NIO civil servants described the DUP as having started as a “crypto-fascist splinter group” which had evolved into a slick political machine where many senior figures partly backed devolution because they were ambitious and saw the potential for political careers at Stormont.
The confidential assessment, which is among files declassified at the Public Record Office in Belfast under the 20 Year Rule, was prepared in the early 1990s as unionists prepared to re-engage in talks with the SDLP about restoring Stormont after years of detachment and protests against the Anglo-Irish Agreement.
The blunt analysis said of Ian Paisley’s party: “It is still evolving, and over the years it has matured into a credible and well organised body with a distinctive set of policies in opposition to those of the UUP.
“Its early days as a crypto-fascist splinter group, and its associations with some of the wilder men on the Protestant side are now regarded as something of a hindrance. But something of the old motivation and belief still remains in many of the party’s supporters.”
It observed that “the party’s ethos has been built around the nature and character of Dr Paisley...the other key players are Sammy Wilson, Peter Robinson, Nigel Dodds, William McCrea, Simpson Gibson and Gregory Campbell.
“They are all conviction politicians and all of them, despite a degree of personal following in some cases, ultimately owe their positions to Paisley.
“Nigel Dodds is probably the person most in the leader’s confidence. Peter Robinson, on the other hand, is certainly the most independent, especially since his resignation and subsequent re-appointment as deputy leader in late 1987; he is also the most astute, although the most distrusted by the more right-wing elements within the party.
“The tensions between the ‘religious’ and the ‘political’ wings of the party have always been evident. The Free Presbyterians are mostly in the rural areas, and tend to be right-wing in social and economic beliefs.
“The Free Presbyterian Church...is no longer growing; but whatever happens within the party this fundamentalist element will remain in being and find significant expression somewhere in NI politics.”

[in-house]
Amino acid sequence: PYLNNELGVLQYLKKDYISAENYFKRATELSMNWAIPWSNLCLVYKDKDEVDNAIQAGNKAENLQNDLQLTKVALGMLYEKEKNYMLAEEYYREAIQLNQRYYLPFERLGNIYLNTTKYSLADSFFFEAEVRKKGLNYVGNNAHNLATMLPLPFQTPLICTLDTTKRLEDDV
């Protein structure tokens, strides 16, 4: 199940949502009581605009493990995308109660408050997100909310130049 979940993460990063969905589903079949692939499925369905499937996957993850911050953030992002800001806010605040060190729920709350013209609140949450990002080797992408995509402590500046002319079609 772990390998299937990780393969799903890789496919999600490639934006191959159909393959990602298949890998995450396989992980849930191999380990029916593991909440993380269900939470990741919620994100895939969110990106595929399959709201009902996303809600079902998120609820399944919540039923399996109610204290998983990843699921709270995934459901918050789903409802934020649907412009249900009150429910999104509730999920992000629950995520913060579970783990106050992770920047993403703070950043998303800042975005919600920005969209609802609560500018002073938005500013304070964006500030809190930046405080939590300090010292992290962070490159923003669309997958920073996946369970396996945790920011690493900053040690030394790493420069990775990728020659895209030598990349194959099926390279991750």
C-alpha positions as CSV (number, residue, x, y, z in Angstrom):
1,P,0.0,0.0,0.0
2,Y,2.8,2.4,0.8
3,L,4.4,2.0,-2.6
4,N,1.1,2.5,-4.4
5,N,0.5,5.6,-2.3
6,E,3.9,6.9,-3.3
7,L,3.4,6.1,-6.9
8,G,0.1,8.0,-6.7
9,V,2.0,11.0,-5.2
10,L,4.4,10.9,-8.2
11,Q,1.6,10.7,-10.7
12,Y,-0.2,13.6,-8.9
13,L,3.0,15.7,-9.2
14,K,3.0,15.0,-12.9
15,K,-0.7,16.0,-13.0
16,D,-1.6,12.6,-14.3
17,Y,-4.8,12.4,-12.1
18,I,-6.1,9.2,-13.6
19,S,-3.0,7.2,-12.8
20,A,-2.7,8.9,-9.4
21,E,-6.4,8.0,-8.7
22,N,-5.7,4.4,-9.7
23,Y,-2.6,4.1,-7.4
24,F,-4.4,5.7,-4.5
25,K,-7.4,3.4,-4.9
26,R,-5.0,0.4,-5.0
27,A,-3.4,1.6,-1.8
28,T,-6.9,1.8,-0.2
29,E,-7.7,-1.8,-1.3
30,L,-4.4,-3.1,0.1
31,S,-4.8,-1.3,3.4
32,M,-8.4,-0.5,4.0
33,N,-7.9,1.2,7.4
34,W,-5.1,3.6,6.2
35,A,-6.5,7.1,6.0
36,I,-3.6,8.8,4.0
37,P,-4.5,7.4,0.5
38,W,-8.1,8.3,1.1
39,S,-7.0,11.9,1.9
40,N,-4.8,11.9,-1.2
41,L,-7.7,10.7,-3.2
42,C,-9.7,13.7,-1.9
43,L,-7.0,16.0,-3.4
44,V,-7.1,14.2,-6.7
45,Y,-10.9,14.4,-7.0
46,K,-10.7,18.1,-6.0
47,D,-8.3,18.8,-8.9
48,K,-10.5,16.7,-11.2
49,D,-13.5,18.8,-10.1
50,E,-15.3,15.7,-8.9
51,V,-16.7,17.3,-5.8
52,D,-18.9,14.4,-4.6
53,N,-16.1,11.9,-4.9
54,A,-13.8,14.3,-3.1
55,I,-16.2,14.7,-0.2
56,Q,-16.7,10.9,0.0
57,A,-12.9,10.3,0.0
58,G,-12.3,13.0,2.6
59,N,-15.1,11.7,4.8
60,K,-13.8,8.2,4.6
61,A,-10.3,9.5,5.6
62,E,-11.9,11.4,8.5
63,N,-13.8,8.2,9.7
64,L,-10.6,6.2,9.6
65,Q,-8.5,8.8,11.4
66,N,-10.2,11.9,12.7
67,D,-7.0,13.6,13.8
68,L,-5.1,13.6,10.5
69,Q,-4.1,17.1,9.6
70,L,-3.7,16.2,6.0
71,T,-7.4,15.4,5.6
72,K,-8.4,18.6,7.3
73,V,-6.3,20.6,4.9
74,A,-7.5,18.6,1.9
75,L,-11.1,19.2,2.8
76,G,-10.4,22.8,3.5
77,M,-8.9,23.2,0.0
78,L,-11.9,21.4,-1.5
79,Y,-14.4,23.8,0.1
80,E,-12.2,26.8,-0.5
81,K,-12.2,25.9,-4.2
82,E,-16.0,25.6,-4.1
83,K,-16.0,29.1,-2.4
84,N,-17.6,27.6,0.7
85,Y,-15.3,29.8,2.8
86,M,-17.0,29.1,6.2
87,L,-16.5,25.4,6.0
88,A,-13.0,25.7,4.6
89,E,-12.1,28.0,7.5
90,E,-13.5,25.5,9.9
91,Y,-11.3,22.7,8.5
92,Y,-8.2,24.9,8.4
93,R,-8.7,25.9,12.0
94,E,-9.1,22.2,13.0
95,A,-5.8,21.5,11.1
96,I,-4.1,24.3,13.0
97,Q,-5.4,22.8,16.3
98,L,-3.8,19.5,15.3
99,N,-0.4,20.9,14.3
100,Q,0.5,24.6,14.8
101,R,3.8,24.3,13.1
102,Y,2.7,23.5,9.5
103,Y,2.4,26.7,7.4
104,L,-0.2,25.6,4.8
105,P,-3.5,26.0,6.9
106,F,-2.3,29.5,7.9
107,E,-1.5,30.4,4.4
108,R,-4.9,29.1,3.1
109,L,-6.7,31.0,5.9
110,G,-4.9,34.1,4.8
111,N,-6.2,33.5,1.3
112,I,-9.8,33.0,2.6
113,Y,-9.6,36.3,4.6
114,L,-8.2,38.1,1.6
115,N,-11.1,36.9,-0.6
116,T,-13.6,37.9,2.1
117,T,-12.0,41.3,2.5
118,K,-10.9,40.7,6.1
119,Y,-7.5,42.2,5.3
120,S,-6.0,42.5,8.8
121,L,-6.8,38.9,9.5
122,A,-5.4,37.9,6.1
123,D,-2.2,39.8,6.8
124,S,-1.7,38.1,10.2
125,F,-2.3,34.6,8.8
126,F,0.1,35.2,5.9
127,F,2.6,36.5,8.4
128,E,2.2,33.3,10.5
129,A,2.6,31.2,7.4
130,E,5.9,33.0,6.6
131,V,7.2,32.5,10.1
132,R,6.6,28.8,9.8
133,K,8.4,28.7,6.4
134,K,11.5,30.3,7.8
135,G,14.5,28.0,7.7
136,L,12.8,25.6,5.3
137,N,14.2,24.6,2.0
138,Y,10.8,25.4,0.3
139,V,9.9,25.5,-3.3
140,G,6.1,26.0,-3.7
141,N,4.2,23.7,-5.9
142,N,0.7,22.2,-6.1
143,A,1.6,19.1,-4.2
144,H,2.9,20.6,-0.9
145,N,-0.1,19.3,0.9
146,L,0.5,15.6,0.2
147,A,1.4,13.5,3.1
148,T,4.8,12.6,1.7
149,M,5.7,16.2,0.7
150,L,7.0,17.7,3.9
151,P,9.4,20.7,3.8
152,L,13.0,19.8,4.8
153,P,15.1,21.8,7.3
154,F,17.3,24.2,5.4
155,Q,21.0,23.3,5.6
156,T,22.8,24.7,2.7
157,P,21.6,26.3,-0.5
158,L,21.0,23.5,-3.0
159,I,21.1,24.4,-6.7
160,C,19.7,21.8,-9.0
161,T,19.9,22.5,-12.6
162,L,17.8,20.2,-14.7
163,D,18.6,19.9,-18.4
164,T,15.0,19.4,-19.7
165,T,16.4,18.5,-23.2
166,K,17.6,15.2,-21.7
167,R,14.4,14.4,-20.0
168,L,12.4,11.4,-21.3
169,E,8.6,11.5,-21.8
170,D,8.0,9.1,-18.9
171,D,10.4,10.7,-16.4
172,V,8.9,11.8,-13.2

The September 1990 analysis described the DUP’s political philosophy as “complex”, with on the one hand a left-wing approach to social welfare and other populist issues, while on the other hand acting “zealously - even intolerantly - on many traditional moral issues from the opening of public parks on Sundays to abortion and sexual propriety. Its policies are thus a strange, and distinctively Ulster, mixture of left and right.”
The document argued that the DUP’s support for devolution was “partly in response to the desire of many within its leadership to have full-time political careers and partly because of the feeling that in order for it to survive the DUP must develop a distinctive and leading role for itself”.
It said that the party’s “attitude to paramilitaries on the Protestant side has been less than clear.
“The leadership has had a history, certainly until about 1988, of associating itself with paramilitary organisations, the most recent example being its involvement in the formation of Ulster Resistance. (Although it should be noted that the party was keen to distance itself from that organisation after the arrests in Paris of Noel Lyttle and his confederates.”
“It is a party full of inherent contradictions which sometimes surface in public statements combining moderate sentiments with bombastic rhetoric”.
However, the analysis concluded that for all the DUP’s issues, it was - unlike the UUP - “regarded by other bodies as a party with which it is possible to do business”.